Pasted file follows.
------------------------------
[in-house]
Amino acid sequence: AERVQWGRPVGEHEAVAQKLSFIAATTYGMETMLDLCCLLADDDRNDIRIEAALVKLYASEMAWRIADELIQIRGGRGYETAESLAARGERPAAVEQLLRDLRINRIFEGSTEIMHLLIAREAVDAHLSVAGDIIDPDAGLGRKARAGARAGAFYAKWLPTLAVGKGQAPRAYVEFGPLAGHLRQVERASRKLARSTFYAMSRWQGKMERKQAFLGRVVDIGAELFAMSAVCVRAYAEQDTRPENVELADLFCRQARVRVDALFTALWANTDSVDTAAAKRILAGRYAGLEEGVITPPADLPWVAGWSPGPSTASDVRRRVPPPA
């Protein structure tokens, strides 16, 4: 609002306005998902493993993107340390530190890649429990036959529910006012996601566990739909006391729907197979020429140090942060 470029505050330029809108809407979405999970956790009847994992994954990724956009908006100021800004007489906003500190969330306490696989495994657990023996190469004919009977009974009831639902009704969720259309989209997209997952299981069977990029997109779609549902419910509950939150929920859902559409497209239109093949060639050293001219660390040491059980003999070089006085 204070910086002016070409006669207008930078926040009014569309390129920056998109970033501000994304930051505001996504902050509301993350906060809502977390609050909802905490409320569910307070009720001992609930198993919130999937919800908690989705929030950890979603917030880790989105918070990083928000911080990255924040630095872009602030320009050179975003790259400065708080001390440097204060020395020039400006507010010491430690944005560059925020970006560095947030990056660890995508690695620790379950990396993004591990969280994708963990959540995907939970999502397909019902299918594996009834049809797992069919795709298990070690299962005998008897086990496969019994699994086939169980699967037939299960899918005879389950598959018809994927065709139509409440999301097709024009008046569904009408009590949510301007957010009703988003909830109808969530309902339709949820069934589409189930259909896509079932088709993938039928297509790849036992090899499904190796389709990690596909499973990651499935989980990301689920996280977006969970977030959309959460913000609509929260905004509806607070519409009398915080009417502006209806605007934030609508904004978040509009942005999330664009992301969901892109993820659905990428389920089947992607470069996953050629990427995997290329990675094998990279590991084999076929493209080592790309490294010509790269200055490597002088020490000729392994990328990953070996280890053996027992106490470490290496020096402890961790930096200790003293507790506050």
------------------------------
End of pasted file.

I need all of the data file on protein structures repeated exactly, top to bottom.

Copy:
[in-house]
Amino acid sequence: AERVQWGRPVGEHEAVAQKLSFIAATTYGMETMLDLCCLLADDDRNDIRIEAALVKLYASEMAWRIADELIQIRGGRGYETAESLAARGERPAAVEQLLRDLRINRIFEGSTEIMHLLIAREAVDAHLSVAGDIIDPDAGLGRKARAGARAGAFYAKWLPTLAVGKGQAPRAYVEFGPLAGHLRQVERASRKLARSTFYAMSRWQGKMERKQAFLGRVVDIGAELFAMSAVCVRAYAEQDTRPENVELADLFCRQARVRVDALFTALWANTDSVDTAAAKRILAGRYAGLEEGVITPPADLPWVAGWSPGPSTASDVRRRVPPPA
């Protein structure tokens, strides 16, 4: 609002306005998902493993993107340390530190890649429990036959529910006012996601566990739909006391729907197979020429140090942060 470029505050330029809108809407979405999970956790009847994992994954990724956009908006100021800004007489906003500190969330306490696989495994657990023996190469004919009977009974009831639902009704969720259309989209997209997952299981069977990029997109779609549902419910509950939150929920859902559409497209239109093949060639050293001219660390040491059980003999070089006085 204070910086002016070409006669207008930078926040009014569309390129920056998109970033501000994304930051505001996504902050509301993350906060809502977390609050909802905490409320569910307070009720001992609930198993919130999937919800908690989705929030950890979603917030880790989105918070990083928000911080990255924040630095872009602030320009050179975003790259400065708080001390440097204060020395020039400006507010010491430690944005560059925020970006560095947030990056660890995508690695620790379950990396993004591990969280994708963990959540995907939970999502397909019902299918594996009834049809797992069919795709298990070690299962005998008897086990496969019994699994086939169980699967037939299960899918005879389950598959018809994927065709139509409440999301097709024009008046569904009408009590949510301007957010009703988003909830109808969530309902339709949820069934589409189930259909896509079932088709993938039928297509790849036992090899499904190796389709990690596909499973990651499935989980990301689920996280977006969970977030959309959460913000609509929260905004509806607070519409009398915080009417502006209806605007934030609508904004978040509009942005999330664009992301969901892109993820659905990428389920089947992607470069996953050629990427995997290329990675094998990279590991084999076929493209080592790309490294010509790269200055490597002088020490000729392994990328990953070996280890053996027992106490470490290496020096402890961790930096200790003293507790506050």